Wednesday, May 30, 2012
For a researcher interested in the Guaranty Savings and Homestead Association, it would normally be a matter of luck or perseverance to locate this letter amid the Guy Seghers Office Records, since documents were organized by municipal district and square numbers.
Lately, this blog has featured images of buildings found on company stationery, and so we have included the letter here as another such example.
The Guaranty Savings and Homestead Association had moved into the Pere Marquette building in April 1939. The 18-story skyscraper was then nearly 14 years old, having been constructed in late 1925. Built by Chicago investor-architect Stephen Scott Joy for $2 million, the Pere Marquette was touted as "the largest real estate deal in the city's history."(1) Its accouterments were some of the finest locally available: iron railings by Hinderers' Iron Works; walnut and mahogany fixtures by Riecke Cabinet Works; and bricks by Standard Brick & Clay Products Company. Jesuit College granted the investors a 99-year-lease on the site. The American Terra Cotta Company, based in Illinois, provided the ornamental terracotta.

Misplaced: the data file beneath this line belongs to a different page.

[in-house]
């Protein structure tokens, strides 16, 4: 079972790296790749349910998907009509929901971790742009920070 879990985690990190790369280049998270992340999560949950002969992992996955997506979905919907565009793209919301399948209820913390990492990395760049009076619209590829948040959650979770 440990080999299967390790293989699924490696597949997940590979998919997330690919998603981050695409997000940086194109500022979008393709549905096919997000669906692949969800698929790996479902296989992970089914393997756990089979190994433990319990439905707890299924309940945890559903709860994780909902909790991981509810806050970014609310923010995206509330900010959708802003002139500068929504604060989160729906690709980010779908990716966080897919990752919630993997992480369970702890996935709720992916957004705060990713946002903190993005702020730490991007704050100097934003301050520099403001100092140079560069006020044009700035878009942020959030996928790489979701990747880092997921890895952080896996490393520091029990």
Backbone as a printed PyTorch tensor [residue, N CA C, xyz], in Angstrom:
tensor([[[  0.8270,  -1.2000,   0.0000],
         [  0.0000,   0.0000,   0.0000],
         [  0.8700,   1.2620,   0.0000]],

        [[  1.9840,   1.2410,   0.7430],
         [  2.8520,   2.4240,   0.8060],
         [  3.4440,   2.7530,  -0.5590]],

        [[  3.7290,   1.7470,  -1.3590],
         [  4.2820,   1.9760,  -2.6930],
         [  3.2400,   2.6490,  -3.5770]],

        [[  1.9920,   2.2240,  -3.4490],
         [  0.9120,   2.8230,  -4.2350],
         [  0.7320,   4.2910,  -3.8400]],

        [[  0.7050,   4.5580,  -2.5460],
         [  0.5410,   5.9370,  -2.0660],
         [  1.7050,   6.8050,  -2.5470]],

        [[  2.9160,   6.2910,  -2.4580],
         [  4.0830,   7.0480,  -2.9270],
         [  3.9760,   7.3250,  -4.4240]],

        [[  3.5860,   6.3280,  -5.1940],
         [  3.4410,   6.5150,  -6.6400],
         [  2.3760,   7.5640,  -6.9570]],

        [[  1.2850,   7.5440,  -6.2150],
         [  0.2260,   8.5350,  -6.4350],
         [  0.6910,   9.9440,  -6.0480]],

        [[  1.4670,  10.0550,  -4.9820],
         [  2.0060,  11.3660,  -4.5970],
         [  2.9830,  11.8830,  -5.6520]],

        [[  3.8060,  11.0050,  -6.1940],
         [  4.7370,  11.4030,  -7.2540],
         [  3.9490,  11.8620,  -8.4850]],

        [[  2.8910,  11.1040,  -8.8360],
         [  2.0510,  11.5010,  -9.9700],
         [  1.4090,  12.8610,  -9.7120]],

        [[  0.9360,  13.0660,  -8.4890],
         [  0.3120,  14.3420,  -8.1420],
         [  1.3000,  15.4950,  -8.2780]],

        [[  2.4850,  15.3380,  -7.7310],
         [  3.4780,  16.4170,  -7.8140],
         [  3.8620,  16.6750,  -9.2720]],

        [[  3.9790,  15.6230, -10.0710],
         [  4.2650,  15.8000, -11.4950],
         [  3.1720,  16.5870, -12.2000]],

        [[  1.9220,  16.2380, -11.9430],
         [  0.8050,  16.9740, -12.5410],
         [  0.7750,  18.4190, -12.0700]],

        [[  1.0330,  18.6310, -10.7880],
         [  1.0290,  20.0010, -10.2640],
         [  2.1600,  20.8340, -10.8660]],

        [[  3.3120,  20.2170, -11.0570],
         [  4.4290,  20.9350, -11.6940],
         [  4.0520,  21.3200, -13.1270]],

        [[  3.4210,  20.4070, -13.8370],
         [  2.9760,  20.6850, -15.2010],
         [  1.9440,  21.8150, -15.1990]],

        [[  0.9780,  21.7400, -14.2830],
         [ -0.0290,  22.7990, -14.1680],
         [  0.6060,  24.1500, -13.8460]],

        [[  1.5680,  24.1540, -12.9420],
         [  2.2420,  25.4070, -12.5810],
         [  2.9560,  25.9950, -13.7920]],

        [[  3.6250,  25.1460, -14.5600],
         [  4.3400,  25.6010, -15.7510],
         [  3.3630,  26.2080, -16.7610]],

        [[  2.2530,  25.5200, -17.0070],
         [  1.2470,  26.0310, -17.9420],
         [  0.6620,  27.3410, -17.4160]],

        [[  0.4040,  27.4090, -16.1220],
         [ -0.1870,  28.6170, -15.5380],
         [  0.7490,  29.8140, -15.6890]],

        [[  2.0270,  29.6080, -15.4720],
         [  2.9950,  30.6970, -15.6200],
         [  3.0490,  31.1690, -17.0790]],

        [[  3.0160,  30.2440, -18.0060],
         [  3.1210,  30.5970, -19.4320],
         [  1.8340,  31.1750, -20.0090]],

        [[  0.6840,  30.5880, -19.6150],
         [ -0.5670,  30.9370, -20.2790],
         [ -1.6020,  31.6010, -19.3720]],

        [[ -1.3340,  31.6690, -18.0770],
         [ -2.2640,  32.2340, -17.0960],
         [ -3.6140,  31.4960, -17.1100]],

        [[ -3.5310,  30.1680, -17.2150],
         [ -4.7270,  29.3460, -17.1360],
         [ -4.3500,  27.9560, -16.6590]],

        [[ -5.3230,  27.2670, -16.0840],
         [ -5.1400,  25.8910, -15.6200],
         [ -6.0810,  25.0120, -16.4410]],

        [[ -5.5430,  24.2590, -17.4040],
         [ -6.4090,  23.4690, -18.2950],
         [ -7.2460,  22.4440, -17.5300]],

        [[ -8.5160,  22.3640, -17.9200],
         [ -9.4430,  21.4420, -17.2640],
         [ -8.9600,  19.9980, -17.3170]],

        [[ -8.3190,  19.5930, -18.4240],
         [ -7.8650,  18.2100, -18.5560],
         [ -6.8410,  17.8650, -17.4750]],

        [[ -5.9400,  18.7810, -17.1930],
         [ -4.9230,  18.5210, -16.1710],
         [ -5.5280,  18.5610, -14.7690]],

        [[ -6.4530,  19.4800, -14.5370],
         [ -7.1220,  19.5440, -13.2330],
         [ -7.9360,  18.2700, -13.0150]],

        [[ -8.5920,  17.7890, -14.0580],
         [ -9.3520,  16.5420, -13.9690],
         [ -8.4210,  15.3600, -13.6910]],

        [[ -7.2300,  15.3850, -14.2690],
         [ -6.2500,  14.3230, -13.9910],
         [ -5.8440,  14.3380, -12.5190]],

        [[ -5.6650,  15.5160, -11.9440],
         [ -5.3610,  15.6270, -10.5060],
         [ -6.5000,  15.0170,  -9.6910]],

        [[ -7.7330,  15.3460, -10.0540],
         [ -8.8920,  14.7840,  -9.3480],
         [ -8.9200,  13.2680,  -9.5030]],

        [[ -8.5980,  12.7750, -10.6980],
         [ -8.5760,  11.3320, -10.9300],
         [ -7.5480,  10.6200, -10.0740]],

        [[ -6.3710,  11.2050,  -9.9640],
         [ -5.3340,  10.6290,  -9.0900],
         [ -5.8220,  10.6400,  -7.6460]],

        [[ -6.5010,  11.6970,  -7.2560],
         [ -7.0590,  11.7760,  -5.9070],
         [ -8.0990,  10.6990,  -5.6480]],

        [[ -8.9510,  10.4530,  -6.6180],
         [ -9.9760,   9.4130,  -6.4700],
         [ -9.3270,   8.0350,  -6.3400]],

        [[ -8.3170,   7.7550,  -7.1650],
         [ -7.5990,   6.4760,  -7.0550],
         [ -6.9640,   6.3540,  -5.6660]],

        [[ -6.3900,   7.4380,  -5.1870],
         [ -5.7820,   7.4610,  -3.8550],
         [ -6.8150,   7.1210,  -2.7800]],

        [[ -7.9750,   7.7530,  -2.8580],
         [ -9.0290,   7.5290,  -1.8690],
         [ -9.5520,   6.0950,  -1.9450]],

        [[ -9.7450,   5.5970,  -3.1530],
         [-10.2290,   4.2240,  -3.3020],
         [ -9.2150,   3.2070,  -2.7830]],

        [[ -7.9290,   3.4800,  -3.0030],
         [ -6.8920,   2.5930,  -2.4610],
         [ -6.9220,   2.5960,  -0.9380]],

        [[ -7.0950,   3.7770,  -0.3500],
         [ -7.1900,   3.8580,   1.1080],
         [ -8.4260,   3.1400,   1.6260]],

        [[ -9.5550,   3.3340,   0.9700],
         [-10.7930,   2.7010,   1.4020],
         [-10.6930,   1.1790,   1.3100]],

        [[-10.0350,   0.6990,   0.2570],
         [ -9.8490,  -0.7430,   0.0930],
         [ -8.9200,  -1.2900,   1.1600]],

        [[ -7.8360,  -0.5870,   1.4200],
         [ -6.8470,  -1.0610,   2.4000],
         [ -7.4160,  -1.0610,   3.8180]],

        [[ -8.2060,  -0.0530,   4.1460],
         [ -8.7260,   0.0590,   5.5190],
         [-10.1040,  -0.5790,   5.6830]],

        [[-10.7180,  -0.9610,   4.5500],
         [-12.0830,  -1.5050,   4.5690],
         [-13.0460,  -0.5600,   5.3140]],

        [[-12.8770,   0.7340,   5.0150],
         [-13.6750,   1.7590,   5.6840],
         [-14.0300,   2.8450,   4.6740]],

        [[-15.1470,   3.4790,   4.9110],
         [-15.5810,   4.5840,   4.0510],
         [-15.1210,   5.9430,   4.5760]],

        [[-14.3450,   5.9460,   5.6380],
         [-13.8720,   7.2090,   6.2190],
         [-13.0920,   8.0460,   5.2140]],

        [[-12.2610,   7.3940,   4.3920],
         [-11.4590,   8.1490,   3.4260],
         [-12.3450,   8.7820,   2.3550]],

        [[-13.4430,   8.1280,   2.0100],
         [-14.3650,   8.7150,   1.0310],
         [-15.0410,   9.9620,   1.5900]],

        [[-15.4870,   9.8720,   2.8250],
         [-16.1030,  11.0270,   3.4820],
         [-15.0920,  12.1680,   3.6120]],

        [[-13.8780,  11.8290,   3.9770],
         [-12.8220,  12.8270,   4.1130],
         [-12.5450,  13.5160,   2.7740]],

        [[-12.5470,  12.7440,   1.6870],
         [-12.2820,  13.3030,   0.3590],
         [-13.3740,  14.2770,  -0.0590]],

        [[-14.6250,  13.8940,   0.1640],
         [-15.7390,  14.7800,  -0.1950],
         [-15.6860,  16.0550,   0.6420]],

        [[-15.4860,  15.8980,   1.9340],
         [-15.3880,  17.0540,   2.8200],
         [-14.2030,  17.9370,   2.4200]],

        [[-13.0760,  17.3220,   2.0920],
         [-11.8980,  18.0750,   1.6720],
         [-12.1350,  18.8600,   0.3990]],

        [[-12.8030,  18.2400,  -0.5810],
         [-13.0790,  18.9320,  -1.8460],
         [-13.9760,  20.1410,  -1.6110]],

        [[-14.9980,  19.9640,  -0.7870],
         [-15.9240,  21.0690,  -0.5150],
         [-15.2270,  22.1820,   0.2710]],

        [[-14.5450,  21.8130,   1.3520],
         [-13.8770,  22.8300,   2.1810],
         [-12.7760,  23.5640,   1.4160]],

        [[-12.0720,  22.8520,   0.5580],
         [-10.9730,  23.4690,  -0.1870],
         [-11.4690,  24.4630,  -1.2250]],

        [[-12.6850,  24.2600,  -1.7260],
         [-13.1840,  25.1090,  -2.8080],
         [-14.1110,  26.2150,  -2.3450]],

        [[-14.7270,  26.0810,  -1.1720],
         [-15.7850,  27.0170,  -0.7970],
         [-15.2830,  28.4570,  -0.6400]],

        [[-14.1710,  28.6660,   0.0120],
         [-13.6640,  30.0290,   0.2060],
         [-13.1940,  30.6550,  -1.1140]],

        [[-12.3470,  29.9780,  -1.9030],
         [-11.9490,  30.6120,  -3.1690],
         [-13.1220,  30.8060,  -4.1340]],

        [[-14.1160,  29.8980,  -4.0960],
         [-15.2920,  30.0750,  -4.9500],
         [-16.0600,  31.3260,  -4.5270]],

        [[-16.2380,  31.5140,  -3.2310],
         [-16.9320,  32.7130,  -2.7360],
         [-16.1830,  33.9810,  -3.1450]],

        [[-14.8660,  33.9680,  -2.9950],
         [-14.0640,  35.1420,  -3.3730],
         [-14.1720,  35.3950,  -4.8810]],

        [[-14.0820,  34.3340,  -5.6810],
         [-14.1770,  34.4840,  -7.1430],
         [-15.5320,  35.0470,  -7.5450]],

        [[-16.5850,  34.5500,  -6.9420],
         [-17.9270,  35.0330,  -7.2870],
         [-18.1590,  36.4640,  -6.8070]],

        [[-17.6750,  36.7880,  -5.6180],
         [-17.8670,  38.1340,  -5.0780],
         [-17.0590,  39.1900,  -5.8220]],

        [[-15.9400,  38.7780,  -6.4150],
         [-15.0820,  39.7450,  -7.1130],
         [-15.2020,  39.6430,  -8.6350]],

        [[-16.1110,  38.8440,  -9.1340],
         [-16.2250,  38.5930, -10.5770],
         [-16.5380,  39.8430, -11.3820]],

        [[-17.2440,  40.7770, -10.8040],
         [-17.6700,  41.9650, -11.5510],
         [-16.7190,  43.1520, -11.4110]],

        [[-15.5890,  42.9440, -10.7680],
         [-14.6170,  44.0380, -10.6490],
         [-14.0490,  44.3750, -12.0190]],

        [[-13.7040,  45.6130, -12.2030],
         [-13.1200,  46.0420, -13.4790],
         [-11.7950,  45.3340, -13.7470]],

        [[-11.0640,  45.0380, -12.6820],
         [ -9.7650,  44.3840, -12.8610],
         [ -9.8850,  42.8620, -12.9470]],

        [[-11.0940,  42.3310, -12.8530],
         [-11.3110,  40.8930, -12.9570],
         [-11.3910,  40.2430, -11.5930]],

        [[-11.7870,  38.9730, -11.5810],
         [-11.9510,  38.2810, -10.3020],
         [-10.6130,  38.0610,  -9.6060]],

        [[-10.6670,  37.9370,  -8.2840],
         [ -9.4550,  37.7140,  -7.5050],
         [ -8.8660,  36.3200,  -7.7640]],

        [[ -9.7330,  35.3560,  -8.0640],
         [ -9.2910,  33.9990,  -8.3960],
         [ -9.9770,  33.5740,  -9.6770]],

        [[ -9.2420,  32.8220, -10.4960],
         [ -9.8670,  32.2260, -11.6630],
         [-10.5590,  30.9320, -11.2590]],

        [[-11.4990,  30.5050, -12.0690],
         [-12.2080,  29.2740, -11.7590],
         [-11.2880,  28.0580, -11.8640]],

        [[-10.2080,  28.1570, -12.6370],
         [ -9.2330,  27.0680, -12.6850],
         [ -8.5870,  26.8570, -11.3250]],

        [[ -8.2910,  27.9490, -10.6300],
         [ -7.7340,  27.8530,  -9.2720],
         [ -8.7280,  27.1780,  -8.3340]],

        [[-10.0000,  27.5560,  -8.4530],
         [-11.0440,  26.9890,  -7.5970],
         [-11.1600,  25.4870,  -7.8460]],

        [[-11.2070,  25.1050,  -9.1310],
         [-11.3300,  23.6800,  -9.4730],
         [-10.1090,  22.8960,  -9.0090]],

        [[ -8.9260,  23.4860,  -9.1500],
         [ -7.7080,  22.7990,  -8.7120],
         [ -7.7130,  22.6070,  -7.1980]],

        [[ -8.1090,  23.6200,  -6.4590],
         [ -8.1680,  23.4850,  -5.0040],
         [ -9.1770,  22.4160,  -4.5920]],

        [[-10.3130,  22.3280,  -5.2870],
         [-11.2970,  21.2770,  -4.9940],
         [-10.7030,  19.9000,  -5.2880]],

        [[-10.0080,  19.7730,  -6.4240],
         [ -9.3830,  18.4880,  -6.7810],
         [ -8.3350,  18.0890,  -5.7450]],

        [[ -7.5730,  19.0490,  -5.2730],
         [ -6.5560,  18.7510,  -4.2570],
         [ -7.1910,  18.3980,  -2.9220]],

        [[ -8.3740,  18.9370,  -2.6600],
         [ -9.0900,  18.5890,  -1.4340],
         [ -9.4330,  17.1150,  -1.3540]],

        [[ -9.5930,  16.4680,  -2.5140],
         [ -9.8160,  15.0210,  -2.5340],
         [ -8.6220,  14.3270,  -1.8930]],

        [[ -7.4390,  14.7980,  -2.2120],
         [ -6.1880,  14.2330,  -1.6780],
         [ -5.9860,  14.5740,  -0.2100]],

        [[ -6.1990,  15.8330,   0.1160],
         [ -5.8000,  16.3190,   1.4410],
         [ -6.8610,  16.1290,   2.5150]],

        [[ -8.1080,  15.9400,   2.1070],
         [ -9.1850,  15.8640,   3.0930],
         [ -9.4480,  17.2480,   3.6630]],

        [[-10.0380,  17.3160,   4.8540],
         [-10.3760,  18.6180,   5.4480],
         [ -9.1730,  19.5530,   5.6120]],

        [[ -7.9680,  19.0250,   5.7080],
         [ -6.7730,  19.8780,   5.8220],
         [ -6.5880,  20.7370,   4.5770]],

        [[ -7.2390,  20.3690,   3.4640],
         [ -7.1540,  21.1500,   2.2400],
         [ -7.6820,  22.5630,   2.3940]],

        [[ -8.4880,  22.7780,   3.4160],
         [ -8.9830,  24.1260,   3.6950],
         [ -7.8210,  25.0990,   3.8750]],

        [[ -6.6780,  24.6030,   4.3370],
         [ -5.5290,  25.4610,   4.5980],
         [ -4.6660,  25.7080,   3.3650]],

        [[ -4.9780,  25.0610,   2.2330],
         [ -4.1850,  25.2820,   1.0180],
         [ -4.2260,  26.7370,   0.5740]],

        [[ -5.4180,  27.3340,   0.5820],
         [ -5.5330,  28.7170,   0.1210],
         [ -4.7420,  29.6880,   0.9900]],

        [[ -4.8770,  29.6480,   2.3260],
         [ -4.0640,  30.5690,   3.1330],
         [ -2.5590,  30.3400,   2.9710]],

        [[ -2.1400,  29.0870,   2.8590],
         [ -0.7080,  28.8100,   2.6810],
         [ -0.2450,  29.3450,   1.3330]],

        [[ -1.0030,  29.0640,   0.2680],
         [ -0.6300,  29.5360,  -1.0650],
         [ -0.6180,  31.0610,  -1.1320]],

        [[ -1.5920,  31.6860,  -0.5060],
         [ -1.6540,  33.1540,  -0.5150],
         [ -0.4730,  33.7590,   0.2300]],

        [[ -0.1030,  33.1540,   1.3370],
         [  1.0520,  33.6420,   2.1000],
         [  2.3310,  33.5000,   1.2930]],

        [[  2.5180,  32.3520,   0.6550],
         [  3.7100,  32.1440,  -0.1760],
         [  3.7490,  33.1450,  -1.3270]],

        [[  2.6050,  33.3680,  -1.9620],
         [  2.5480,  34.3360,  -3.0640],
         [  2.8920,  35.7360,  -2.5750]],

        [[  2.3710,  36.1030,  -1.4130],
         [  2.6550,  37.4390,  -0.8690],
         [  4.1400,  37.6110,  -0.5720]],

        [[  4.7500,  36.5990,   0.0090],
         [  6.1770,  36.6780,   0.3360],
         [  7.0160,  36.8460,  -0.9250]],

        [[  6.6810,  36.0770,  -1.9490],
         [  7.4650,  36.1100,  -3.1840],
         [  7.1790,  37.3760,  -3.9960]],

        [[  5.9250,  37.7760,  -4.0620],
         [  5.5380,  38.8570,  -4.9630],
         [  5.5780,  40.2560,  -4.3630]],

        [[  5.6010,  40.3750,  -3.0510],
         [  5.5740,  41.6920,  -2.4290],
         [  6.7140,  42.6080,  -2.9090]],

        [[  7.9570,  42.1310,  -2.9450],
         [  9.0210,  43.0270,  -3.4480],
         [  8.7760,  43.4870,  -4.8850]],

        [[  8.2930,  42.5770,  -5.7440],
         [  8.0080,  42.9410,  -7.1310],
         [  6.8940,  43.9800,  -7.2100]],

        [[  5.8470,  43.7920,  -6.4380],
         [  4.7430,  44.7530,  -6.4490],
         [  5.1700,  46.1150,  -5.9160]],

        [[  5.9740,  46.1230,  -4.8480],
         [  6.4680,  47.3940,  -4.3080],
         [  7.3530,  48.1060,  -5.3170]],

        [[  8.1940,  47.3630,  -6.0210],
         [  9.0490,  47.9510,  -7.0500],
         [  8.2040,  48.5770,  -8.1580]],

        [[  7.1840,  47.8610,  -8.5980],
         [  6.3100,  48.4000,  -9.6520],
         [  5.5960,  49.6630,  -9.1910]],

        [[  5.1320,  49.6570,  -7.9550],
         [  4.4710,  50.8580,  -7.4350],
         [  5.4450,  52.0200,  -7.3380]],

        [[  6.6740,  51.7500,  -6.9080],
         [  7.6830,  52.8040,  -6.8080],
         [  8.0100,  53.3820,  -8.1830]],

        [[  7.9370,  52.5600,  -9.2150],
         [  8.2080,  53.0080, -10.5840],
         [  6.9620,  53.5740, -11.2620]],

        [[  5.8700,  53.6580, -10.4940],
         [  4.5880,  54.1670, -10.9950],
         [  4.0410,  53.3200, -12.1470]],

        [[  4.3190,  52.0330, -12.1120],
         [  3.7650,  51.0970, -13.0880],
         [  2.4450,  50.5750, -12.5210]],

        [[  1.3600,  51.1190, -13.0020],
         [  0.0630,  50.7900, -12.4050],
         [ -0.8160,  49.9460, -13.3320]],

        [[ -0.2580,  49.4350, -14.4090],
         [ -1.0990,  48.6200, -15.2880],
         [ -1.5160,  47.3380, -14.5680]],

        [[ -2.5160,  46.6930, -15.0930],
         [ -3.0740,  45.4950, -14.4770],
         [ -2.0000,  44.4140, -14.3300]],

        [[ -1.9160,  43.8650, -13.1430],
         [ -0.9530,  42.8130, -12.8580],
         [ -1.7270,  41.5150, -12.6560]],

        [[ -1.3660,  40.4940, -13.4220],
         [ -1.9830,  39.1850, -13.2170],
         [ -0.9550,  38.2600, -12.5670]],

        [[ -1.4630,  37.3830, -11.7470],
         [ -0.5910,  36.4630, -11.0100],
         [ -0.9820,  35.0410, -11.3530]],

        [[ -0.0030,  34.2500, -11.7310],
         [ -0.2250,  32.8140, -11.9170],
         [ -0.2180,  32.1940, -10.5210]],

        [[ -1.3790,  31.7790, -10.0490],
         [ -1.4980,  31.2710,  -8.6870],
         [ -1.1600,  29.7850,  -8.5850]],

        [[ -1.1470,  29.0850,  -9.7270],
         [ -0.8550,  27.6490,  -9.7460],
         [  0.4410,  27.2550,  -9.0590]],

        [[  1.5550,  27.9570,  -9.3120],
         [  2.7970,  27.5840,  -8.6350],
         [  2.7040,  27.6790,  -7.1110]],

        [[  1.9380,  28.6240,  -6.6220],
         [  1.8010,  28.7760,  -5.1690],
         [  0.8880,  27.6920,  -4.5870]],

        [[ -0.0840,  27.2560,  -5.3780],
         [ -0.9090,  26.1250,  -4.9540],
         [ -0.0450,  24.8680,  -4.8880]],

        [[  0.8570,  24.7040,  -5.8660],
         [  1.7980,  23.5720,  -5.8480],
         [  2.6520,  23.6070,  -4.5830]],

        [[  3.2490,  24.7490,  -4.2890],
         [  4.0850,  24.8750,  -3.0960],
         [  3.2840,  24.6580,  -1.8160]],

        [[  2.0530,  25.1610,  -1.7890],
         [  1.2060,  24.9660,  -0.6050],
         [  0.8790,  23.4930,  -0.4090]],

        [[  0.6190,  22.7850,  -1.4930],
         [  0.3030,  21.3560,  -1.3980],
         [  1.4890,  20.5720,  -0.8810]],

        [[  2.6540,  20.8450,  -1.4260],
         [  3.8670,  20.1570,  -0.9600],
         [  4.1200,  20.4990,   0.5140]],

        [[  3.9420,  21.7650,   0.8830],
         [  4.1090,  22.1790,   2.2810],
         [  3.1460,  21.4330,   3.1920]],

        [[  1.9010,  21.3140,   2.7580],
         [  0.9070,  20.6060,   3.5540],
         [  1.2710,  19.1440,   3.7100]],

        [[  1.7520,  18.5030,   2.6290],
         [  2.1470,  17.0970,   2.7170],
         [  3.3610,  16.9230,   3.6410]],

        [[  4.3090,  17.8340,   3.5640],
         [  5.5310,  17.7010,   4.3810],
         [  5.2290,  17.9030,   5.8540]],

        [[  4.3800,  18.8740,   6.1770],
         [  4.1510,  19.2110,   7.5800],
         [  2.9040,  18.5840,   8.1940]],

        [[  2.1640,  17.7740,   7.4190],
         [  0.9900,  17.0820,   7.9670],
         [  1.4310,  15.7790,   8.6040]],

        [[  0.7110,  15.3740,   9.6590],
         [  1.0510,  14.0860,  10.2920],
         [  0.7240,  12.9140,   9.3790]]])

In 1928, the Pere Marquette was sold to the Chicago-based Straus Trust Company, a deal that was brokered by Meyer Eiseman and included the 99-year-lease provision. The selling price was $1,600,000.(2)
The Southeastern Architectural Archive retains plans for the building in its William T. Nolan Collection. American Terra Cotta and Ceramic Company records -- including historic photographs -- associated with the Pere Marquette are housed at the Northwest Architectural Archive.
(1) "2,000,000 Skyscraper for Jesuit Site." The Times-Picayune 25 July 1925, p. 1.
(2) "Pere Marquette Building Is Sold." The Times-Picayune 15 April 1928, p. 33.
Image above: Detail & Full Page, C[urtis]. F. Scott, Jr., letter to Guy Seghers, 22 June 1949, Guy Seghers Office Records, "6th District, Square 613 (Rickerville 76)," Southeastern Architectural Archive, Special Collections Division, Tulane University Libraries.